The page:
The Government has recently been under increasing pressure to come up with a credible growth strategy, especially in light of the negative growth to the economy in the last quarter of 2010. Contrary to its efforts to project the UK as a business-friendly environment, employment regulations are increasingly being seen as potential barriers to growth and job creation. The annual cost of conflict in the UK is estimated to be £24 billion, with the average worker spending 1.8 hours a week dealing with conflict-related issues. Many business representative bodies have also raised concerns regarding the length of time that cases take to be heard, their costs and the increasing number of weak and vexatious claims being brought against employers because of any lack of disincentive to do so. These proposals are an attempt by the government to reduce the number of cases brought to the tribunals and to reduce the time and costs for those that do proceed to a full hearing.

The main proposals are:

  1. Increasing the qualifying periods for unfair dismissal from one to two years.  
  2. Requiring all claims to be submitted to ACAS in the first instance for up to one month for them to offer pre-claim conciliation.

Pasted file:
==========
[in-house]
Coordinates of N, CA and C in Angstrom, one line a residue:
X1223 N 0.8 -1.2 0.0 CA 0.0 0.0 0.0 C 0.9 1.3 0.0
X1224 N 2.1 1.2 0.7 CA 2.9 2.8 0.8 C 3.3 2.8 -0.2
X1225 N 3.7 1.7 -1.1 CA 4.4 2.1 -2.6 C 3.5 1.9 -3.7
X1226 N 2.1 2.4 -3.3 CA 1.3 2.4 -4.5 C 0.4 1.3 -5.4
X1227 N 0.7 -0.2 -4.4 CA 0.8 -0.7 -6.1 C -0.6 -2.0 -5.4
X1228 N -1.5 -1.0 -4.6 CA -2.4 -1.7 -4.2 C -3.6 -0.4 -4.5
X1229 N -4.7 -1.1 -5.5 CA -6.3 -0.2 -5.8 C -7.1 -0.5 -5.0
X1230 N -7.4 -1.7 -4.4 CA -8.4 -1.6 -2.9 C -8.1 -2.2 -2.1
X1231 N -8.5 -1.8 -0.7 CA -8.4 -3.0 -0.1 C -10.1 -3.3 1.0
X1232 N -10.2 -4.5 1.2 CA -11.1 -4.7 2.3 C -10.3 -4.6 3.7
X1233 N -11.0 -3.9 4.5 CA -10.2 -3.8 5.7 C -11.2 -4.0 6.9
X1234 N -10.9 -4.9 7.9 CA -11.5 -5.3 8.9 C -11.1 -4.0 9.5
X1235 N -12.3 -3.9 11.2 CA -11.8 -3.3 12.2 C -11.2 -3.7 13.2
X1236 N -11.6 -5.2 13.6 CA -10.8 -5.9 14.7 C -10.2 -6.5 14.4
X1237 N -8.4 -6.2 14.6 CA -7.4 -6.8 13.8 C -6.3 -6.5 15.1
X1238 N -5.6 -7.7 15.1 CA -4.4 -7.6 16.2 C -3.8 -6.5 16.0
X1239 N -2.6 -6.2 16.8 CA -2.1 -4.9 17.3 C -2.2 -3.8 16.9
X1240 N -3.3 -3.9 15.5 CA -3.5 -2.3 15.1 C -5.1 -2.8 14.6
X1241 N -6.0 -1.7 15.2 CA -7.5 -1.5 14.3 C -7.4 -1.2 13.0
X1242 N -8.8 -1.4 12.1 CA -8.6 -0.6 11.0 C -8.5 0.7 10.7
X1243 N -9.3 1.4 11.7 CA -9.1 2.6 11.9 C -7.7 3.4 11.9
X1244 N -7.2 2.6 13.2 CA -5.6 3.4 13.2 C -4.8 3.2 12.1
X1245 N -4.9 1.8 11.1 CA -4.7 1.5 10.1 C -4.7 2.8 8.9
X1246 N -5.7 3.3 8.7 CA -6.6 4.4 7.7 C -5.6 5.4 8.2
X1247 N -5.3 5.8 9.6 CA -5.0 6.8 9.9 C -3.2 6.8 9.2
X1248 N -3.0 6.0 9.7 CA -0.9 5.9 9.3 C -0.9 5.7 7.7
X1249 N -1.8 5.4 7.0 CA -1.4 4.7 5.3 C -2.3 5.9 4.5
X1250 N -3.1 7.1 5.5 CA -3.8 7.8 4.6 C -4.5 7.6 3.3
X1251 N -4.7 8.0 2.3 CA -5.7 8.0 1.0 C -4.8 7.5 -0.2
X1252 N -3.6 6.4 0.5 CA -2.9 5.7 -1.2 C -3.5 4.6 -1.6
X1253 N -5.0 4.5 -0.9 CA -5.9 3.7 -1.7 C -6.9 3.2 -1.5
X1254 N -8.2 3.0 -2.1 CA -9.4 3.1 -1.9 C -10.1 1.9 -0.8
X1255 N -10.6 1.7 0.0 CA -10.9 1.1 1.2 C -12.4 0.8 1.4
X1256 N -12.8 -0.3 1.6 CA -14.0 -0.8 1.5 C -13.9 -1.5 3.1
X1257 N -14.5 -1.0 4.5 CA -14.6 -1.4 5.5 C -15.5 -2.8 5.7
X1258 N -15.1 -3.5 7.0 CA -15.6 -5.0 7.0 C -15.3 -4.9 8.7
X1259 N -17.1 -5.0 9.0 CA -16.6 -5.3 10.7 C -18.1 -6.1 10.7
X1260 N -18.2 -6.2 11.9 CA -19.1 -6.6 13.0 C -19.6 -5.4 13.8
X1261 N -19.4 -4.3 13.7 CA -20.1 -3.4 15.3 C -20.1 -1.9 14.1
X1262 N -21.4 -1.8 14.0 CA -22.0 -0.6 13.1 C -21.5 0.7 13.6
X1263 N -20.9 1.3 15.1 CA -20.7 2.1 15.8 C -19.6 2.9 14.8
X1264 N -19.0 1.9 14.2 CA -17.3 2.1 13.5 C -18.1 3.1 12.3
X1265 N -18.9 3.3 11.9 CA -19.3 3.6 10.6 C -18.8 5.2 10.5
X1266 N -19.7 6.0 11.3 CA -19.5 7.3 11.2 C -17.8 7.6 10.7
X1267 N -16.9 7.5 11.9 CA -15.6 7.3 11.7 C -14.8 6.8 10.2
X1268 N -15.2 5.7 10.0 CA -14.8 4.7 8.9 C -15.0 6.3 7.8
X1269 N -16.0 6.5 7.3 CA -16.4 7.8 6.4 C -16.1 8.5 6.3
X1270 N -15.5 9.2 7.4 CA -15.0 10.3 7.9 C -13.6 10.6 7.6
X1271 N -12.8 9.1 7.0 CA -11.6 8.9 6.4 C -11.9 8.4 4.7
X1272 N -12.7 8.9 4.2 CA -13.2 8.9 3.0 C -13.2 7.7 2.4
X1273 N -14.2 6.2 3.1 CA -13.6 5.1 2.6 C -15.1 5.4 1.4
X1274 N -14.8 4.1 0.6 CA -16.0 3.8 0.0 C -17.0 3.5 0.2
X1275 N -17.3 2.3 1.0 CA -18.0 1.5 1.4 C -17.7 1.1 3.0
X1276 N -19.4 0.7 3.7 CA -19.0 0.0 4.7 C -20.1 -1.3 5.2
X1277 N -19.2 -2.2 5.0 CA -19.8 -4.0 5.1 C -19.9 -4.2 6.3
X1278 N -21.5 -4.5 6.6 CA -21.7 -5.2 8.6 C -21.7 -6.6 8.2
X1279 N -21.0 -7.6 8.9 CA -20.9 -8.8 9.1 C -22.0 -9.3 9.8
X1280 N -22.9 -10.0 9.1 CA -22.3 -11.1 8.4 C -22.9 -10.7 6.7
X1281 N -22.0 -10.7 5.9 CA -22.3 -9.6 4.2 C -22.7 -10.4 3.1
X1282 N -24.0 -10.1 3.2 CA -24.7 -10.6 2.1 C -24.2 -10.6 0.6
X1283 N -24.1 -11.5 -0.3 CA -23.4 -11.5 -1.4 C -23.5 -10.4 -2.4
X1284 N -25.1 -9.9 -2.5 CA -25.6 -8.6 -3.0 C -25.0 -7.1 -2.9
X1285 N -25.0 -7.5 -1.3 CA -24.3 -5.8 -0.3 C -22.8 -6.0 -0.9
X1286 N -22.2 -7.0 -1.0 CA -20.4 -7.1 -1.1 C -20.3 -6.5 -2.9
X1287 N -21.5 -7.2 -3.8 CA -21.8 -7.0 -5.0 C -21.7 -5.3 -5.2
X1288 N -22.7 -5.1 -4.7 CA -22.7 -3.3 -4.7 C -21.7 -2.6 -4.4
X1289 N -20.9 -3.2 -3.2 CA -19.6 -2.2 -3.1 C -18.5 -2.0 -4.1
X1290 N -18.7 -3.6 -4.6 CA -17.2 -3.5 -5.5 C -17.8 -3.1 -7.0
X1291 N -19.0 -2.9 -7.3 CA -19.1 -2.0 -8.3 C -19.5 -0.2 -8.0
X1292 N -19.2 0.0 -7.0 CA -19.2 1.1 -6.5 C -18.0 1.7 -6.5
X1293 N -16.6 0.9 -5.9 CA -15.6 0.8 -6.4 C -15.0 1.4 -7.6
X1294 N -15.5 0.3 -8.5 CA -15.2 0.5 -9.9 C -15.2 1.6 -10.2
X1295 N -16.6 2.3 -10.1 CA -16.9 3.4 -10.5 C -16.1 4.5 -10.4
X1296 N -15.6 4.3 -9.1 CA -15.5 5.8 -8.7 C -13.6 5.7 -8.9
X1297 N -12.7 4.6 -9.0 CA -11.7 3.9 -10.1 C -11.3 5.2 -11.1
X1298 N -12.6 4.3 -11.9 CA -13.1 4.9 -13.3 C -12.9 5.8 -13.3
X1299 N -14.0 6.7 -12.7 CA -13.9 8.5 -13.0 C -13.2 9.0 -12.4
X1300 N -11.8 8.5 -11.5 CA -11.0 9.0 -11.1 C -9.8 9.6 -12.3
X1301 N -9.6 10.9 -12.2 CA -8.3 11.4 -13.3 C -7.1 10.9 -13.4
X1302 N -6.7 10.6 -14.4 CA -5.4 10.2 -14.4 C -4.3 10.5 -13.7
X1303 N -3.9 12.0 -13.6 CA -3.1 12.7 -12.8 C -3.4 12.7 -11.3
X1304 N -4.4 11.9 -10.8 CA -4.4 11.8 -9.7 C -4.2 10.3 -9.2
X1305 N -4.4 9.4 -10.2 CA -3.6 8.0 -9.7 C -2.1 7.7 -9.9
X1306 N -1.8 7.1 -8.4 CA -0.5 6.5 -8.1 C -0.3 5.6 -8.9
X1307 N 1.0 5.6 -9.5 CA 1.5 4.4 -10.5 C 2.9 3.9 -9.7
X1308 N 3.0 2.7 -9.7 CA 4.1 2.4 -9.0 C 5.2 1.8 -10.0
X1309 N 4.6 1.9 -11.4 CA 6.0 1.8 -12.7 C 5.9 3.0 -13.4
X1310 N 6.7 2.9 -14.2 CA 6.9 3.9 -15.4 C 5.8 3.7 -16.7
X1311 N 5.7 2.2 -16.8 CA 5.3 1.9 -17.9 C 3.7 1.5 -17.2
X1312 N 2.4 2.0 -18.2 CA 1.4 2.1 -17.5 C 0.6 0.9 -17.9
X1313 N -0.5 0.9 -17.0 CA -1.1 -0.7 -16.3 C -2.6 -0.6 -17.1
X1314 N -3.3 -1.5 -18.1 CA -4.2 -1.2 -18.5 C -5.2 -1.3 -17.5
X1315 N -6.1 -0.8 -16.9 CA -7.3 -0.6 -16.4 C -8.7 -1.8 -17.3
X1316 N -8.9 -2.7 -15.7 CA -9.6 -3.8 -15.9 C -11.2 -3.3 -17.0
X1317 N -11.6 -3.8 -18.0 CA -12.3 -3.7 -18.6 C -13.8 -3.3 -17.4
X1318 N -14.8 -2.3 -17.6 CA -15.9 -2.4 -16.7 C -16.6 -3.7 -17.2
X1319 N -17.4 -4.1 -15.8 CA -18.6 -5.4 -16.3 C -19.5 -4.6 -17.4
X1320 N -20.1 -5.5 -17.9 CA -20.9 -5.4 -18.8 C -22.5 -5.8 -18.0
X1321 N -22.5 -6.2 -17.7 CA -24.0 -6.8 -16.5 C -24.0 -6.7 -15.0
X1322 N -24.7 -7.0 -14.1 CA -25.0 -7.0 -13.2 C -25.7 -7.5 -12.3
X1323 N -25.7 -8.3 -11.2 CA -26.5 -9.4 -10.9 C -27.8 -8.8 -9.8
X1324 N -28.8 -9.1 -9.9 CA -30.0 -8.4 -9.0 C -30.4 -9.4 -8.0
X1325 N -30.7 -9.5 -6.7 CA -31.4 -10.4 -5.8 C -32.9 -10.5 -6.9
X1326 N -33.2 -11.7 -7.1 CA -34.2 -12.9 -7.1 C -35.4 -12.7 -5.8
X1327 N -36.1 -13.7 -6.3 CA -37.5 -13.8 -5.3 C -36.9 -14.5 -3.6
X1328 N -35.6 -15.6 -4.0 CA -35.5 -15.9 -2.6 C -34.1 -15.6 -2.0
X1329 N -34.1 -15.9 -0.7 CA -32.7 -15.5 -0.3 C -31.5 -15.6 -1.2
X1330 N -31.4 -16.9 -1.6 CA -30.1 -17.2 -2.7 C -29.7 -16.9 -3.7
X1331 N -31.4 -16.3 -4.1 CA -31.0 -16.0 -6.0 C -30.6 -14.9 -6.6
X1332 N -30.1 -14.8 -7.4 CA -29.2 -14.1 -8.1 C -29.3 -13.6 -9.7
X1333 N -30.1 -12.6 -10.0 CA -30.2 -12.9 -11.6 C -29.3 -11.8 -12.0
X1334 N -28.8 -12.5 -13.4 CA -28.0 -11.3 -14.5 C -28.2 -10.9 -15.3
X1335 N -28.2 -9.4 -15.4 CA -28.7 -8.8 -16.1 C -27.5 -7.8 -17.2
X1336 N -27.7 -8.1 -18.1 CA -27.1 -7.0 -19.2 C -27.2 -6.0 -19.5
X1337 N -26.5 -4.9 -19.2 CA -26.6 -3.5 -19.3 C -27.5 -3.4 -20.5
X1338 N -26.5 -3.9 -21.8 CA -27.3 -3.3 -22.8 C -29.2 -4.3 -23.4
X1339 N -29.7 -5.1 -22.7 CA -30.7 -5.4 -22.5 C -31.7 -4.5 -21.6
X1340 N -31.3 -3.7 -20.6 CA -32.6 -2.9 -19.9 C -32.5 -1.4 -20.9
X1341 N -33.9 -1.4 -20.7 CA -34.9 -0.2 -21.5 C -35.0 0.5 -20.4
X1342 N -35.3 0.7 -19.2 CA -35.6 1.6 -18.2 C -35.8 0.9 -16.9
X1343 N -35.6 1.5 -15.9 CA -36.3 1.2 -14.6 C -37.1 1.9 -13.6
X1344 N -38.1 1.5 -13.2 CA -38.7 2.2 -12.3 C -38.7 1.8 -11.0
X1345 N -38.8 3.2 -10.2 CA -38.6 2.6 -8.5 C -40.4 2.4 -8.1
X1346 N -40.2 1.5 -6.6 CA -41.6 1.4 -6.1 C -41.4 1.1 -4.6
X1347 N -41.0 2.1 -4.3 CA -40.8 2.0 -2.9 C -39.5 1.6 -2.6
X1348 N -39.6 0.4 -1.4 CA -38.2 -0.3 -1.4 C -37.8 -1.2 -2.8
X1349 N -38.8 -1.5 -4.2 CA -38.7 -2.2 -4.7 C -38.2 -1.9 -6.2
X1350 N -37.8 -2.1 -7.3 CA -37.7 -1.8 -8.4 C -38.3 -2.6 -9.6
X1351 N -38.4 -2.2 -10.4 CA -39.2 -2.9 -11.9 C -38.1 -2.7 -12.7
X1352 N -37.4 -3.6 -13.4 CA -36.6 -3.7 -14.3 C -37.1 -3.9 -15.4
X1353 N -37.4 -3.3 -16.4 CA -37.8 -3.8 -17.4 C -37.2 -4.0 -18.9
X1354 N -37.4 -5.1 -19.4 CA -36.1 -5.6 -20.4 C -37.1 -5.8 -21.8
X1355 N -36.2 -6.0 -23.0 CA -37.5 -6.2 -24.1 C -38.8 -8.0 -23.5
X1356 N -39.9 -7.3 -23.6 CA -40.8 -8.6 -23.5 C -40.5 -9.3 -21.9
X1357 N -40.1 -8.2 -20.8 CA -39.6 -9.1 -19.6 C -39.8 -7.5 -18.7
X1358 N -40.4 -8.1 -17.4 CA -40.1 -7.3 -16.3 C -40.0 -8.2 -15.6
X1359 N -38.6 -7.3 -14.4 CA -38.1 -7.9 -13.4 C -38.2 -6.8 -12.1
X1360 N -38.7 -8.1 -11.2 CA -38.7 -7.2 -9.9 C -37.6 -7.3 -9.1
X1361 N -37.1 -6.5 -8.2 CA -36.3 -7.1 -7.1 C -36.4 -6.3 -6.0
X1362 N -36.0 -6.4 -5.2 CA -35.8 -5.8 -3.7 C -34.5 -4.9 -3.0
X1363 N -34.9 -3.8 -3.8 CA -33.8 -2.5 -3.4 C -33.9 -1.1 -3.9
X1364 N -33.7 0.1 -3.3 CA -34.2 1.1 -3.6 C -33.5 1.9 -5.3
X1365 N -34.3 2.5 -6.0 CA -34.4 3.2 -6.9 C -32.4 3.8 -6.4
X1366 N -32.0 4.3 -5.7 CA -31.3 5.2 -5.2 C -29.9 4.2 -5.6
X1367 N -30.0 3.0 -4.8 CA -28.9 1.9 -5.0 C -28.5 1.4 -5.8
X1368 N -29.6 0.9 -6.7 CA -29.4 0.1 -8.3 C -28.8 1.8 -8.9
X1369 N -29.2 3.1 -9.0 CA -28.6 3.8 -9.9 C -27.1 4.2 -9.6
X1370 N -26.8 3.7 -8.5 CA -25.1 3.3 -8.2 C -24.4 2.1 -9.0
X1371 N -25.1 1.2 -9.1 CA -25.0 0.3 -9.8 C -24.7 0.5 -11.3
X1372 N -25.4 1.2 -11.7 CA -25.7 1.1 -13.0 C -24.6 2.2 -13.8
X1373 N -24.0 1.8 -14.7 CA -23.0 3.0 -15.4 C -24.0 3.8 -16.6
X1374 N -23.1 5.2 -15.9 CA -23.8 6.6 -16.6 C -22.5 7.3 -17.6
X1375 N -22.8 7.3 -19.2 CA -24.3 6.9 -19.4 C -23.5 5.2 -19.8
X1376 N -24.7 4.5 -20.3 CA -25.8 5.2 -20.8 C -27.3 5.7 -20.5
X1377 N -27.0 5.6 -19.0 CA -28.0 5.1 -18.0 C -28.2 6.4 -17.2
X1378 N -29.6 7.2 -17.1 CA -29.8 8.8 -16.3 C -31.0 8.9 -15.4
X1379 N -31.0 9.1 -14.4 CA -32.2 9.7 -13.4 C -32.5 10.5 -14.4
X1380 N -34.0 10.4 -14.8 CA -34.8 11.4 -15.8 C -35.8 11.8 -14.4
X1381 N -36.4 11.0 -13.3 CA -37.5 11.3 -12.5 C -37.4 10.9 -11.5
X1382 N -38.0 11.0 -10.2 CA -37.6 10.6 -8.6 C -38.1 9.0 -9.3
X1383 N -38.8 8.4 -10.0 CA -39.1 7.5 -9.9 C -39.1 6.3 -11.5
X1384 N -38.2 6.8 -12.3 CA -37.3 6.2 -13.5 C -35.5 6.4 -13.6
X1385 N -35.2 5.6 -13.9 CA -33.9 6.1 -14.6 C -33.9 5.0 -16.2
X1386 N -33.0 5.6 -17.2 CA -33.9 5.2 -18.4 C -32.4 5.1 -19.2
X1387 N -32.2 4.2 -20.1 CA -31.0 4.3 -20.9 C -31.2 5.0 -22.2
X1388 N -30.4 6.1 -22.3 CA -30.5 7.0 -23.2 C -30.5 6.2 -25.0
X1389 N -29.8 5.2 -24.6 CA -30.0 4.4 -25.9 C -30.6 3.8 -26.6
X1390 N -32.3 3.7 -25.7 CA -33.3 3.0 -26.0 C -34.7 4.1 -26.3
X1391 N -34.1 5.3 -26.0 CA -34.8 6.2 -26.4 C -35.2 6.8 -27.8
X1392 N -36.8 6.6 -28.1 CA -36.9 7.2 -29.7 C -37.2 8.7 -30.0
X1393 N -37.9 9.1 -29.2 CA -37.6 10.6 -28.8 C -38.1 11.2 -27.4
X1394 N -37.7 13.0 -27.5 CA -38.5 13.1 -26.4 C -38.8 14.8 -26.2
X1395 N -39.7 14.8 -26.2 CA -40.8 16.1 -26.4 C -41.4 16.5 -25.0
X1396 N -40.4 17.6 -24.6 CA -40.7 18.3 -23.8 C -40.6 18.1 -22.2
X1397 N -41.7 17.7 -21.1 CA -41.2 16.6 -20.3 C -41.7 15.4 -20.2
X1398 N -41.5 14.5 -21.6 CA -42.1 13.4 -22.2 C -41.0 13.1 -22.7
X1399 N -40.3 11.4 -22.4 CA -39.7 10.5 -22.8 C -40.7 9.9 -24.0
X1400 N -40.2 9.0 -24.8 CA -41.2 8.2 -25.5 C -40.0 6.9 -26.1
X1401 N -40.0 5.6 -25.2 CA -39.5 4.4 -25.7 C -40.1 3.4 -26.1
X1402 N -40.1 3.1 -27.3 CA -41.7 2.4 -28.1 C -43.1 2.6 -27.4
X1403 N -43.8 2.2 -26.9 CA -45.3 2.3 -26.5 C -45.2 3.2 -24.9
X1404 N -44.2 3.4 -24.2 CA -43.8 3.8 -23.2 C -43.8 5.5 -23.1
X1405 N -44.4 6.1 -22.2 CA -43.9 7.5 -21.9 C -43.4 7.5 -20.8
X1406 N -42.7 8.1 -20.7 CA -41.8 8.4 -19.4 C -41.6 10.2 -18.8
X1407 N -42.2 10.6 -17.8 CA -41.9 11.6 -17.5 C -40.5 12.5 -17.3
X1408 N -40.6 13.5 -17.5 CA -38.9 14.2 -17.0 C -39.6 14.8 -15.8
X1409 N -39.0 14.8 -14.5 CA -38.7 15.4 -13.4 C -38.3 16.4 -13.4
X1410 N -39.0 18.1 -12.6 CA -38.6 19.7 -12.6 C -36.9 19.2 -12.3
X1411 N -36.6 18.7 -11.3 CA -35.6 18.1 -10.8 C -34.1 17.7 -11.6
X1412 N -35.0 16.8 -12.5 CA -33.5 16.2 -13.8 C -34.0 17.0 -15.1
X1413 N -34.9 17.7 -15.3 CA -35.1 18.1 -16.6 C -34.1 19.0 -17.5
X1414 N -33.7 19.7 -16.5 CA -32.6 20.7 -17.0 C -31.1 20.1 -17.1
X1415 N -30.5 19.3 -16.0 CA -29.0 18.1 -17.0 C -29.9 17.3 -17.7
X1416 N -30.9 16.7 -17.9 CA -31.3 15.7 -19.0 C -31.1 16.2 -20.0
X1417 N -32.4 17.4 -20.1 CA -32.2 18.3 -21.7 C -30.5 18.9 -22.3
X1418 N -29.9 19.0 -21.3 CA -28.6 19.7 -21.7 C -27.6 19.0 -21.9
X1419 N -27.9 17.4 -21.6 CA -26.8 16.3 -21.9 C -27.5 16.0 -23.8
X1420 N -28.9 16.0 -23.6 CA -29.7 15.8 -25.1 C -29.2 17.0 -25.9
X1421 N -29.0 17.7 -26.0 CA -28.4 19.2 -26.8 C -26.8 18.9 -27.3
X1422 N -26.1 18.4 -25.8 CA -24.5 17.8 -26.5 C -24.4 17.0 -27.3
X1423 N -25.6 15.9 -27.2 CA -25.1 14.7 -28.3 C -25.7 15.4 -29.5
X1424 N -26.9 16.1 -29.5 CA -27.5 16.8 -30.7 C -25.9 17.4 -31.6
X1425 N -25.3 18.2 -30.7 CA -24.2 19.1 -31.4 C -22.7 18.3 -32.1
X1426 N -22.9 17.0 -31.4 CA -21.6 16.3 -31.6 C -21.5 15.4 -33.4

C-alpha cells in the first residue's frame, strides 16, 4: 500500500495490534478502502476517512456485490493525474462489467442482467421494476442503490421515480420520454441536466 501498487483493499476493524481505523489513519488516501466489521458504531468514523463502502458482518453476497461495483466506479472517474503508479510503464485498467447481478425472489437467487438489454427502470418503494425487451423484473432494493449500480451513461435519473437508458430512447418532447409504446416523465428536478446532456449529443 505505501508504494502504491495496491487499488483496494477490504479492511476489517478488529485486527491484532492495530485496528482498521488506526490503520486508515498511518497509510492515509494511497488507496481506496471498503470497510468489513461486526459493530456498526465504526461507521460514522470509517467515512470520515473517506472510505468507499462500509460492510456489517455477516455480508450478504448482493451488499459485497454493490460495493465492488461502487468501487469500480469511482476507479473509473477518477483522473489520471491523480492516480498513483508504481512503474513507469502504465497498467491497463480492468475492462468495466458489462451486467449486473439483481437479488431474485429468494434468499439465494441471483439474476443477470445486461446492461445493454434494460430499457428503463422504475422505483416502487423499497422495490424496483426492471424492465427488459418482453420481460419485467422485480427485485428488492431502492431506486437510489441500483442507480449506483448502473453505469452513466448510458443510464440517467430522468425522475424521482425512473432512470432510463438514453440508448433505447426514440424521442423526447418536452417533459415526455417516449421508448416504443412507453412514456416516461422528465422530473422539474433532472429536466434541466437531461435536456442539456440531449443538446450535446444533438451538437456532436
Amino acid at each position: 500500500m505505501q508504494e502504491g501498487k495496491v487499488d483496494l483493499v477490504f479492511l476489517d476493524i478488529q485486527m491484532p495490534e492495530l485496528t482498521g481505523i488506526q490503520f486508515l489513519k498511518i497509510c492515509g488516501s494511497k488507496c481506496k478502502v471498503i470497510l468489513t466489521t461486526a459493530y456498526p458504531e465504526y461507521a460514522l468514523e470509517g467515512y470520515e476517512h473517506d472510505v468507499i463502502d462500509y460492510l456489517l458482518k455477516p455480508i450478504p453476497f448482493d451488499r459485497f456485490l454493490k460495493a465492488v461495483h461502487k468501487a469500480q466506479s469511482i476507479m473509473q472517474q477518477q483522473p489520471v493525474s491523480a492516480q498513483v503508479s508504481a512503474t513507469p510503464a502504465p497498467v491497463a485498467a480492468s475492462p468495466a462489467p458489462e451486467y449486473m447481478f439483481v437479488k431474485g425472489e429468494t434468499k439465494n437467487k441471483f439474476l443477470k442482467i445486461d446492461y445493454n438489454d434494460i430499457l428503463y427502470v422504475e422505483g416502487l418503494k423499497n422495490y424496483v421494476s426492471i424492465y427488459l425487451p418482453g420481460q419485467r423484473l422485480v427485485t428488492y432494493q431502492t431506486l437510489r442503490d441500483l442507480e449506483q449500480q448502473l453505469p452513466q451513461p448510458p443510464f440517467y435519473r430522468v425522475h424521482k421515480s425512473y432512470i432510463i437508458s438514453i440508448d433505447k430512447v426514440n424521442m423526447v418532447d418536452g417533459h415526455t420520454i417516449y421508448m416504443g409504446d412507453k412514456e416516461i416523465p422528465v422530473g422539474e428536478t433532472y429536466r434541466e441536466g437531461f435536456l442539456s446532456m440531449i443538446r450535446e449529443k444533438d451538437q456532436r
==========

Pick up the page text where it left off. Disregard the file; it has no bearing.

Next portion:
3. Making the power to strike out claims that have ‘no reasonable prospect of success’ more flexible and increasing the deposit and cost limits for weak and vexatious claims from £500 and £10,000 to £1000 and £20,000 respectively.  
  4. Requiring claimants to provide additional information about the nature of the claim being made and to include a statement of loss as required information.  
  5. Removing the limited existing right for parties to claim reimbursement from the tribunal for travel and other expenses.  
  6. Shifting case management responsibility from the judges to suitably qualified legal officers.  
  7. Introducing a fee-paying structure whereby parties are to contribute to the cost of running the tribunal.  
  8. Introducing automatic fee penalties for employers found to have breached employment rights, potentially up to a maximum of £5000.  
  9. Removing the requirement for tripartite panels in the EAT to allow judges to sit alone, thus allowing more efficient use of lay member resources.  
  10. Reviewing the formula for calculating employment tribunal awards and statutory redundancy payment limits.  

If and when implemented, these proposals are intended to encourage parties to attempt to resolve disputes internally rather than to use the tribunal service. In conjunction with these proposed reforms, the Government is also considering the introduction of a mediation system whereby a mediator could be called in to resolve disputes amicably and in a cost-effective manner. As the proposals are now being consulted upon, future DechertOnPoints will provide updates on the timing and eventual detail of these proposals as and when they come into force.